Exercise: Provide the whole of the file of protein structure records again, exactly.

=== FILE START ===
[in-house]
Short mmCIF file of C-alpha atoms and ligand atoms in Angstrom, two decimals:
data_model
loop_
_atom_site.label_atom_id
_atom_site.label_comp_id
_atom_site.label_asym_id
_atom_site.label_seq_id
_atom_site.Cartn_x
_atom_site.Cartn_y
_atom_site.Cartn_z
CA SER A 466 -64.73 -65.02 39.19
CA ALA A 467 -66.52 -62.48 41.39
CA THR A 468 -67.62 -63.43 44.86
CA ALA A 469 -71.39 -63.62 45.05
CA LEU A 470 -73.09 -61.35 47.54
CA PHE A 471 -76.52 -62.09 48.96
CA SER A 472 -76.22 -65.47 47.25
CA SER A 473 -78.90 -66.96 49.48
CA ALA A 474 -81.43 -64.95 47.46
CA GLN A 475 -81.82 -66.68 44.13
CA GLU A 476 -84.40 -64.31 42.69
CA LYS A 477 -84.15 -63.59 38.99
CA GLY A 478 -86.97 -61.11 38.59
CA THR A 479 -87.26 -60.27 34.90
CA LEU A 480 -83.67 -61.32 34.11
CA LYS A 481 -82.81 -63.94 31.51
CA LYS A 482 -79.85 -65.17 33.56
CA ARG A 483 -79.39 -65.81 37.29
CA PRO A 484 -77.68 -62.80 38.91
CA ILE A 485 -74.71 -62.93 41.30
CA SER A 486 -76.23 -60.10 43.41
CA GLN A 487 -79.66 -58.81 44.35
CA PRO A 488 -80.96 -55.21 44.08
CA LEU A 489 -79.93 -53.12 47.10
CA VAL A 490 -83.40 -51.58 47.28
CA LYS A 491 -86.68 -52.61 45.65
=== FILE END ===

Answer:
[in-house]
Short mmCIF file of C-alpha atoms and ligand atoms in Angstrom, two decimals:
data_model
loop_
_atom_site.label_atom_id
_atom_site.label_comp_id
_atom_site.label_asym_id
_atom_site.label_seq_id
_atom_site.Cartn_x
_atom_site.Cartn_y
_atom_site.Cartn_z
CA SER A 466 -64.73 -65.02 39.19
CA ALA A 467 -66.52 -62.48 41.39
CA THR A 468 -67.62 -63.43 44.86
CA ALA A 469 -71.39 -63.62 45.05
CA LEU A 470 -73.09 -61.35 47.54
CA PHE A 471 -76.52 -62.09 48.96
CA SER A 472 -76.22 -65.47 47.25
CA SER A 473 -78.90 -66.96 49.48
CA ALA A 474 -81.43 -64.95 47.46
CA GLN A 475 -81.82 -66.68 44.13
CA GLU A 476 -84.40 -64.31 42.69
CA LYS A 477 -84.15 -63.59 38.99
CA GLY A 478 -86.97 -61.11 38.59
CA THR A 479 -87.26 -60.27 34.90
CA LEU A 480 -83.67 -61.32 34.11
CA LYS A 481 -82.81 -63.94 31.51
CA LYS A 482 -79.85 -65.17 33.56
CA ARG A 483 -79.39 -65.81 37.29
CA PRO A 484 -77.68 -62.80 38.91
CA ILE A 485 -74.71 -62.93 41.30
CA SER A 486 -76.23 -60.10 43.41
CA GLN A 487 -79.66 -58.81 44.35
CA PRO A 488 -80.96 -55.21 44.08
CA LEU A 489 -79.93 -53.12 47.10
CA VAL A 490 -83.40 -51.58 47.28
CA LYS A 491 -86.68 -52.61 45.65